Samurai Baseball

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Baseball arrived in Japan late in the nineteenth century, introduced by American instructors hired by Japanese universities and other institutions of learning as part of an intensive modernization movement that had begun in 1868, the Meiji Restoration. That movement focused on making profound changes to Japan’s government, economy and even its social structure. Baseball, which quickly became popular in Japan and soon showed up on the playing fields of schools newly built to satisfy government requirements of compulsory education, was one example among many of new, exciting ideas and practices emerging as part of a modern and revitalized Japan.

However, this process had its losers too. New government policies such as conscription and universal education were not popular with all Japanese: the new schools required funding, which the government hoped to fund with local taxation, and conscription was part of the larger process of building a modern standing army. That army, as well as the introduction of a national police force, rendered the samurai more or less obsolete.

The samurai had been highly privileged under previous Japanese law, and enjoyed immense prestige in Japanese society. In truth, the samurai had as a class largely shifted away from its military role in the centuries prior to the Meiji Restoration. However, they had retained important cultural roles in defining concepts of Japanese honor, social decorum and masculinity. This role survived the effective end of the samurai as a formally recognized social class following the failed Satsuma Rebellion of 1877. In the years since, the samurai have persisted as emblems of a specific reading of Japanese history and for some as broader expressions of specific Japanese cultural qualities such as toughness and fighting spirit.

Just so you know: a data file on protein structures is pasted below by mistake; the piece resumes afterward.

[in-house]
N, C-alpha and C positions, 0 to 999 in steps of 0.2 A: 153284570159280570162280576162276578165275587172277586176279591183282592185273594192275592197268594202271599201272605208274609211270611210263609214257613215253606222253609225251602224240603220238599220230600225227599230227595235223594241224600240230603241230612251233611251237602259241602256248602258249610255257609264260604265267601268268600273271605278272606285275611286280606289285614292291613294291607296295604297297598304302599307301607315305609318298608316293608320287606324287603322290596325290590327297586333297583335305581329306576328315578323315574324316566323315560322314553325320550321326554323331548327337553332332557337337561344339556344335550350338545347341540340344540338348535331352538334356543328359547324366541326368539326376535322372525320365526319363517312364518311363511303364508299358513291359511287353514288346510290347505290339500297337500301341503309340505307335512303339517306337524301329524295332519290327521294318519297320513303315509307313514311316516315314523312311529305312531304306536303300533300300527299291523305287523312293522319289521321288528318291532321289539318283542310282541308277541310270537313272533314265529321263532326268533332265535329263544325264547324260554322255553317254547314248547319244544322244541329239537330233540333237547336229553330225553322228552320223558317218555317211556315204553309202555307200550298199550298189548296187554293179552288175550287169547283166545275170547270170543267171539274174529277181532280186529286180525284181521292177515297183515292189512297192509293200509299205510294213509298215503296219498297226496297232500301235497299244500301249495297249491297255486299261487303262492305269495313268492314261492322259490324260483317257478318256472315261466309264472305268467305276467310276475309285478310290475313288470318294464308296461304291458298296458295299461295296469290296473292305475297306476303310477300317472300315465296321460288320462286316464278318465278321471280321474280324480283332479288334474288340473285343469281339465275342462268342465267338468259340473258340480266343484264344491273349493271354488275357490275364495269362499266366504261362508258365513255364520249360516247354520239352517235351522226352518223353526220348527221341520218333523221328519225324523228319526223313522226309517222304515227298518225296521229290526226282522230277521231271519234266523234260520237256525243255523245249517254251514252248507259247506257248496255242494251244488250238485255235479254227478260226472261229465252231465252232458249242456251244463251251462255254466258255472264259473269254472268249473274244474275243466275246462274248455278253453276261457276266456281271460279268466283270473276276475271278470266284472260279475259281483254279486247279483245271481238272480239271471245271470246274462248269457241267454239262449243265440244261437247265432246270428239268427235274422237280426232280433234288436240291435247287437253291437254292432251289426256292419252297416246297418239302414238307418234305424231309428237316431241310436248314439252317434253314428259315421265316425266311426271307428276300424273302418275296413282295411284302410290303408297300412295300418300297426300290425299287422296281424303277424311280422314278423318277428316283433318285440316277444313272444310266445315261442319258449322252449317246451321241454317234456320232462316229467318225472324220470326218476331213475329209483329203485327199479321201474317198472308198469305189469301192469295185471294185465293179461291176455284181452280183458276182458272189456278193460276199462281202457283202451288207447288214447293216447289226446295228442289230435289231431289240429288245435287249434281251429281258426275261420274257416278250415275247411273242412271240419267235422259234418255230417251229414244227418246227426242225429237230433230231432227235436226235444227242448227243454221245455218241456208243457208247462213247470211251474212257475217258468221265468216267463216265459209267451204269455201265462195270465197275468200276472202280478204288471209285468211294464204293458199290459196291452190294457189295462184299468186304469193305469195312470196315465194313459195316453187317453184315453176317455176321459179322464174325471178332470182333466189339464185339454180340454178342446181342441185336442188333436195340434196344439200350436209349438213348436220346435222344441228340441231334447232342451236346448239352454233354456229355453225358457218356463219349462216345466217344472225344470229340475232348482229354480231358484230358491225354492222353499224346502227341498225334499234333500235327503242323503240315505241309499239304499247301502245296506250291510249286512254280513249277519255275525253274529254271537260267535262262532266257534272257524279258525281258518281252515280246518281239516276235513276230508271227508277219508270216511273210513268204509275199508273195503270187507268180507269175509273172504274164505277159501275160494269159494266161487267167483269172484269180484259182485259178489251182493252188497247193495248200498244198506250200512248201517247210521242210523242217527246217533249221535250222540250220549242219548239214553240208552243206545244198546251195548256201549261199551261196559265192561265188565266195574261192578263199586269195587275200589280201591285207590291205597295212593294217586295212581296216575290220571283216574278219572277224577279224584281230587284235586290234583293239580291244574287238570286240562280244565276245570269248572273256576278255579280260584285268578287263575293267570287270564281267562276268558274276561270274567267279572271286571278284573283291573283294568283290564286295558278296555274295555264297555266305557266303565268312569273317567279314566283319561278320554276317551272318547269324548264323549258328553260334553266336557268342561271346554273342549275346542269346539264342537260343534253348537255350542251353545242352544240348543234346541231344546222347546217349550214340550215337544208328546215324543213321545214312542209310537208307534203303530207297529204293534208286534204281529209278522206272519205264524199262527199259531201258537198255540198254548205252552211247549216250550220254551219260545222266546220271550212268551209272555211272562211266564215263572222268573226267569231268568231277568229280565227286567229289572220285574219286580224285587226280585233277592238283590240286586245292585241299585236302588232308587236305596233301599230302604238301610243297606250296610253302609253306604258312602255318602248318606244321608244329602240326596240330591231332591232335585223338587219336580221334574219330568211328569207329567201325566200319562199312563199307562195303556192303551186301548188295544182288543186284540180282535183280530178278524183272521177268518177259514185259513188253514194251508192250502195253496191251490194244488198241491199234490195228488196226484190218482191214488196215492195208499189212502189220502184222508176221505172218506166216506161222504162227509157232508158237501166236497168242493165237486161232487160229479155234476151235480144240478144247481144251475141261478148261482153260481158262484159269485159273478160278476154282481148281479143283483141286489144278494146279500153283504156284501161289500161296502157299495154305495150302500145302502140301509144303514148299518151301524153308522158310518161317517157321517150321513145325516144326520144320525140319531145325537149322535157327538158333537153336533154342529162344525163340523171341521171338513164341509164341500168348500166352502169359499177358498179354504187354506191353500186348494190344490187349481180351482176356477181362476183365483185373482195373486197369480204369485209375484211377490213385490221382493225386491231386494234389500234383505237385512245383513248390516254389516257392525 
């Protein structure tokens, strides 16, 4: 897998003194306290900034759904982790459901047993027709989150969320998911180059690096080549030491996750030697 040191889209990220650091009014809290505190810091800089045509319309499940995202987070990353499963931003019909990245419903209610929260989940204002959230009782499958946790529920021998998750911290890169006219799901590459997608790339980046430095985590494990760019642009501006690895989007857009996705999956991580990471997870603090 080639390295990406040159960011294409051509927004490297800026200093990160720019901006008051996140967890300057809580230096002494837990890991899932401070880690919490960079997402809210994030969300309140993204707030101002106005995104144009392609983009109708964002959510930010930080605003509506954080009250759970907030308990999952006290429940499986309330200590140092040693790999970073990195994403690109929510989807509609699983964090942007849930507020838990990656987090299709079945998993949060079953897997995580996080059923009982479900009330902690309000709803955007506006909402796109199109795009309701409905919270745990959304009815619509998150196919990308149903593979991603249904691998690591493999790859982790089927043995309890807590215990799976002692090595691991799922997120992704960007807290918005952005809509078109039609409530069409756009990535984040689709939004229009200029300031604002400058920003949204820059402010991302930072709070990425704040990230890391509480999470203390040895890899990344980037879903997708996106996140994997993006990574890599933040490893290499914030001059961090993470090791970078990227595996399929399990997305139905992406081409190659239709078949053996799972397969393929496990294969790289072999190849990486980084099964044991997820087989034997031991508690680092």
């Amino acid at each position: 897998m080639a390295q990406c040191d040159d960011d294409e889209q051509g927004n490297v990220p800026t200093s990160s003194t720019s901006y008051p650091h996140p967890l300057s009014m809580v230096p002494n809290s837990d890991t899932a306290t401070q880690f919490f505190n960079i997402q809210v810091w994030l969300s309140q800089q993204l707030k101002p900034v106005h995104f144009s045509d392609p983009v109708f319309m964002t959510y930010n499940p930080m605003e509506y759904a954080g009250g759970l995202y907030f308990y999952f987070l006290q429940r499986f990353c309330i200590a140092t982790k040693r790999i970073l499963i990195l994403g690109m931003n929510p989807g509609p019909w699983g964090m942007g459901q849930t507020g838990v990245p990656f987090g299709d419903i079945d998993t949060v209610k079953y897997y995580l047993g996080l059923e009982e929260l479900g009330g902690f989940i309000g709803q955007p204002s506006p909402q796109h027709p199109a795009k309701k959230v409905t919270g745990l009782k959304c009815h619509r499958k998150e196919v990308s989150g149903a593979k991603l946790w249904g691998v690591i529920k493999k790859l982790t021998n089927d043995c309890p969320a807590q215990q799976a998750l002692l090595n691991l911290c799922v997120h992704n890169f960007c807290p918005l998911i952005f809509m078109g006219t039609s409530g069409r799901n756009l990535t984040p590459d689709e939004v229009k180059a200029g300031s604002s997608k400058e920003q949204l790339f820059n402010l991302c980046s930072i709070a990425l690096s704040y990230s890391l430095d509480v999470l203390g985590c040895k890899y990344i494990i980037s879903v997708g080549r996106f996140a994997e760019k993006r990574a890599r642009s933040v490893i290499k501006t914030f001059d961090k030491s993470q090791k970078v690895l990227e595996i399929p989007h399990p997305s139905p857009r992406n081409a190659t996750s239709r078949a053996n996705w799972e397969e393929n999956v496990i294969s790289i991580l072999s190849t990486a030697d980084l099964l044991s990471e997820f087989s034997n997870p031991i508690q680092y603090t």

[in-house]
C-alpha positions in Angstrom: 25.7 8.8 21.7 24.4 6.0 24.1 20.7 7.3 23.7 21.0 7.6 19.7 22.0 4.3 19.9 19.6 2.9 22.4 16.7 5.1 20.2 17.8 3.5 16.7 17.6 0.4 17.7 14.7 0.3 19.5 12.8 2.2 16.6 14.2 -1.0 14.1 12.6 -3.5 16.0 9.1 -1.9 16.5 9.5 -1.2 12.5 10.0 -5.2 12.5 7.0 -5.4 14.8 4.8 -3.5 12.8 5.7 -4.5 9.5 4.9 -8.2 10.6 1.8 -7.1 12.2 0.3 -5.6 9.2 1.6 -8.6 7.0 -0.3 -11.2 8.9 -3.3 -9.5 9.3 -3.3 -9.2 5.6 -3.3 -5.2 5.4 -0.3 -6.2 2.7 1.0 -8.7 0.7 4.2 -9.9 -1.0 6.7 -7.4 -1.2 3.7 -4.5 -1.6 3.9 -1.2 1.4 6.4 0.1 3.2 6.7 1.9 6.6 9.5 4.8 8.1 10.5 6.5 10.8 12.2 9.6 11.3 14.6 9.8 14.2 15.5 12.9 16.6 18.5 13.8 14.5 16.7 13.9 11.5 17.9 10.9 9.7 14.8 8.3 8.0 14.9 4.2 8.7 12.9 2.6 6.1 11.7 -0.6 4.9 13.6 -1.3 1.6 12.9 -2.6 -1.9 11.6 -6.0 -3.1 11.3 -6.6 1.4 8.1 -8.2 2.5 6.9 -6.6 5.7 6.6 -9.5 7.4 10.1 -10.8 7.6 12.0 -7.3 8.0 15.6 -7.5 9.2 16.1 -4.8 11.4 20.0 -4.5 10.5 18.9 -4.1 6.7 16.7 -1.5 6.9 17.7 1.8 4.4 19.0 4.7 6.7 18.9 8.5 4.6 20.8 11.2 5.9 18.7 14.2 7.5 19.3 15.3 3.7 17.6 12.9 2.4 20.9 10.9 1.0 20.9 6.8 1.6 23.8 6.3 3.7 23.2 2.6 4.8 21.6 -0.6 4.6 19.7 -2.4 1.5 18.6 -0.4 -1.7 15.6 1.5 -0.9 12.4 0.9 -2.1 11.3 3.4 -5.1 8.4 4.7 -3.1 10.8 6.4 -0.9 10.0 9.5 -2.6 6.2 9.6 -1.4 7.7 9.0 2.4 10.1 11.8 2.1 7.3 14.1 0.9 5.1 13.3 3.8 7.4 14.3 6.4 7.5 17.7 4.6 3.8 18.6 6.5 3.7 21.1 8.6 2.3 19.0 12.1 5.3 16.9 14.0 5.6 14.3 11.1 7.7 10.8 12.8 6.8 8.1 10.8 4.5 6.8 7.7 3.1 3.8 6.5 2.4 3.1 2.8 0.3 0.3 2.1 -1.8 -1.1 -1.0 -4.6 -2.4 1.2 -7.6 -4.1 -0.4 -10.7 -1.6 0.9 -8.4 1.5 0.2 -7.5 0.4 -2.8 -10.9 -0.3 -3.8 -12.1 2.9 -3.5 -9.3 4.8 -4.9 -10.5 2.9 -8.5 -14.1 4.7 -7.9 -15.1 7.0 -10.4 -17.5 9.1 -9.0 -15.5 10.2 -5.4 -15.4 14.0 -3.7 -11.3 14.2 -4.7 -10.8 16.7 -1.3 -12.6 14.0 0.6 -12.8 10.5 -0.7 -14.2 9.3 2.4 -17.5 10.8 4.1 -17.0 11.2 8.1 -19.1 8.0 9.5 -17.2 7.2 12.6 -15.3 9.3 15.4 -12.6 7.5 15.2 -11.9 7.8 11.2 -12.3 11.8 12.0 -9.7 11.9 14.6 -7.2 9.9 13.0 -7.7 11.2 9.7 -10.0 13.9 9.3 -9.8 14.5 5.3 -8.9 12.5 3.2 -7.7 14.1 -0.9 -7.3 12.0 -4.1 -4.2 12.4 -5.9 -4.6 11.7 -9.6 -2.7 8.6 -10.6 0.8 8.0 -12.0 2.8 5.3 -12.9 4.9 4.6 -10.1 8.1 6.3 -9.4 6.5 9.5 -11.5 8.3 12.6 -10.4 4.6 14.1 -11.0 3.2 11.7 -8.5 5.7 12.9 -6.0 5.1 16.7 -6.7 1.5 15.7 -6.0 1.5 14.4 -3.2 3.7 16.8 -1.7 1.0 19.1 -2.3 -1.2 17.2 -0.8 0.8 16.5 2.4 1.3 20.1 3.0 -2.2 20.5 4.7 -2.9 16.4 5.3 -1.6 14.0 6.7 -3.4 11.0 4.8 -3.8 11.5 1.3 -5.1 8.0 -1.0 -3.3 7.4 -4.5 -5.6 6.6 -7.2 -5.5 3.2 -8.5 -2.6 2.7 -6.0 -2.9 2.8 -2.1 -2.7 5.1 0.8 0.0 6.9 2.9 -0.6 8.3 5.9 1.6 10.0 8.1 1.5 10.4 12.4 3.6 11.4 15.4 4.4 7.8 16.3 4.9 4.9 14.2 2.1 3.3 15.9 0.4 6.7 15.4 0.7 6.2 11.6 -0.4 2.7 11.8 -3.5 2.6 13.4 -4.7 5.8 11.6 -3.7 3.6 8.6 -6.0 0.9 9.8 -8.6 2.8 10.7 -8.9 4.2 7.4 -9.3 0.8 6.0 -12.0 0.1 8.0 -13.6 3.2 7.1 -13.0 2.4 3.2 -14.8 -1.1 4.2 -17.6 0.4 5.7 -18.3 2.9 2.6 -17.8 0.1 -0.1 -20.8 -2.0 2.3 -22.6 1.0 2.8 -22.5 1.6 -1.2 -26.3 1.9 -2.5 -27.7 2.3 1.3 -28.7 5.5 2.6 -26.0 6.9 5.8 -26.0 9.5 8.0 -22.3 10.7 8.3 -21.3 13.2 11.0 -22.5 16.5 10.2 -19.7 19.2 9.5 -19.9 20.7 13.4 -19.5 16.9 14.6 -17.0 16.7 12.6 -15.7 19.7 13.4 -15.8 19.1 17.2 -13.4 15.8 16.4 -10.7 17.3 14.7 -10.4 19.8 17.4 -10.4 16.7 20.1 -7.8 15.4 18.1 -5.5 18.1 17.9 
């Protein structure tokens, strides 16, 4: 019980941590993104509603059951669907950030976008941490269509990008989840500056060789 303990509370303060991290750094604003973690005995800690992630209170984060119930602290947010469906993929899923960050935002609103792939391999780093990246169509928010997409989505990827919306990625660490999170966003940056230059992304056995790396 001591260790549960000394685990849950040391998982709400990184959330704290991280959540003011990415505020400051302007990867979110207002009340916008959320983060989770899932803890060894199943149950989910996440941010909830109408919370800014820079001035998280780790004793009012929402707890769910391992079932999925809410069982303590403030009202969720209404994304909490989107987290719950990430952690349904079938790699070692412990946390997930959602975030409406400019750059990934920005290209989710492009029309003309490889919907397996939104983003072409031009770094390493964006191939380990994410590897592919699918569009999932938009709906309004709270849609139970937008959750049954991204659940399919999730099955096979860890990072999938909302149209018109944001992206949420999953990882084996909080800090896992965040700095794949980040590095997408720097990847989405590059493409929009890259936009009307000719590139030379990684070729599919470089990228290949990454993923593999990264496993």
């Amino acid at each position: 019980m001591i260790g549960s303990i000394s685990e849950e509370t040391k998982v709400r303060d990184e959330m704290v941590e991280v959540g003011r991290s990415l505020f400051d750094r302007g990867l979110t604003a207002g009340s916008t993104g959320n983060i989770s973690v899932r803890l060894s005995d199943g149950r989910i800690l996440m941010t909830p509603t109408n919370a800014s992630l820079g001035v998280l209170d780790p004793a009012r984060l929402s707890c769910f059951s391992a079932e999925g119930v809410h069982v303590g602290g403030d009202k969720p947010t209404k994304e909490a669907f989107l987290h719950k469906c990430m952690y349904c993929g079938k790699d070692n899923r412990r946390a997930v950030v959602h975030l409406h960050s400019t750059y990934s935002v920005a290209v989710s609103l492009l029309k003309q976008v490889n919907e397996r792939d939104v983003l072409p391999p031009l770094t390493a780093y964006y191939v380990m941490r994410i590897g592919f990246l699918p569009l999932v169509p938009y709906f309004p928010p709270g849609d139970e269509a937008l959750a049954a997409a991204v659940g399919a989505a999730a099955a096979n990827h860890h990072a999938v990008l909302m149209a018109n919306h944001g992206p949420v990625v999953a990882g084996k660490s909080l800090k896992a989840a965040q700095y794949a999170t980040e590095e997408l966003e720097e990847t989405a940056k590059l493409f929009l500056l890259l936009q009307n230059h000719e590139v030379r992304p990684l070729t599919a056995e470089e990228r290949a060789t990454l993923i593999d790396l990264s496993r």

These qualities quickly translated into baseball. Early Japanese coaches became famous for pushing their athletes hard. The Tokyo Number One High School team, known as Ichiko, practiced until they passed blood in their urine. The attitudes of some Japanese coaches and athletes towards such extreme physical exertion mirrored Victorian-era concepts of strengthening the nation through expanding the physical capacity of its young men, fitting right in line with the enormous influence of British and German ideas on Japanese modernization. Many Japanese however contextualized such approaches within a distinct Japanese vocabulary, and turned to familiar language in describing young men making physical sacrifices in order to win in battle (or in nine innings) and who were willing to subjugate their own immediate interests to a higher concept of honor.

Robert Whiting, author of The Chrysanthemum and the Bat and one of the first Americans to write for an American audience extensively on Japanese baseball, refers to this as “samurai baseball.” Whiting does not claim to have coined the phrase, instead pointing out that the term itself (samurai besoboru) has been in service in Japanese baseball circles since the late nineteenth century. He frames the concept in terms of a Japanese discourse on national spirit, which has found a home in baseball for some time. The aforementioned Ichiko team are famous because of their lopsided victories against various teams of American workers and sailors in Yokohama. In 1985, the American player Randy Bass found his attempts to break the Japanese single season home run record thwarted when the opposing pitchers refused to throw him strikes; he happened to be playing against a team managed by the holder of the record, baseball legend Oh Sadaharu (pictured above).